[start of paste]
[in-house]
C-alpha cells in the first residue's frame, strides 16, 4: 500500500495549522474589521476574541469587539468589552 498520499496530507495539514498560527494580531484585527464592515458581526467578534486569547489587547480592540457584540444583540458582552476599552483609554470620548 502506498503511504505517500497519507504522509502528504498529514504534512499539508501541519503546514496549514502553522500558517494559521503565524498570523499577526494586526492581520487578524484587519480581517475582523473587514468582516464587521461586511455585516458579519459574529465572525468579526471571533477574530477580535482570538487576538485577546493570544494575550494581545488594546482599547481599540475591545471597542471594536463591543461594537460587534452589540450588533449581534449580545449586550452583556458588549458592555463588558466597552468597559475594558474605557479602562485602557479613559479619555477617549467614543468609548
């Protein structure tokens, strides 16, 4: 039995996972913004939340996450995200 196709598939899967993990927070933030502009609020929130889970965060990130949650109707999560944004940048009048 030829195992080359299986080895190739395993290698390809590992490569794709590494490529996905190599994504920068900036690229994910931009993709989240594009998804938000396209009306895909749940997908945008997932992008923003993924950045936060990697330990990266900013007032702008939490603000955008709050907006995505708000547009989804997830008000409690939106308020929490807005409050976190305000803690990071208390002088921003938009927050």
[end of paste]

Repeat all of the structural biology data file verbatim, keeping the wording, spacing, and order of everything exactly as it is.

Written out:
[in-house]
C-alpha cells in the first residue's frame, strides 16, 4: 500500500495549522474589521476574541469587539468589552 498520499496530507495539514498560527494580531484585527464592515458581526467578534486569547489587547480592540457584540444583540458582552476599552483609554470620548 502506498503511504505517500497519507504522509502528504498529514504534512499539508501541519503546514496549514502553522500558517494559521503565524498570523499577526494586526492581520487578524484587519480581517475582523473587514468582516464587521461586511455585516458579519459574529465572525468579526471571533477574530477580535482570538487576538485577546493570544494575550494581545488594546482599547481599540475591545471597542471594536463591543461594537460587534452589540450588533449581534449580545449586550452583556458588549458592555463588558466597552468597559475594558474605557479602562485602557479613559479619555477617549467614543468609548
């Protein structure tokens, strides 16, 4: 039995996972913004939340996450995200 196709598939899967993990927070933030502009609020929130889970965060990130949650109707999560944004940048009048 030829195992080359299986080895190739395993290698390809590992490569794709590494490529996905190599994504920068900036690229994910931009993709989240594009998804938000396209009306895909749940997908945008997932992008923003993924950045936060990697330990990266900013007032702008939490603000955008709050907006995505708000547009989804997830008000409690939106308020929490807005409050976190305000803690990071208390002088921003938009927050």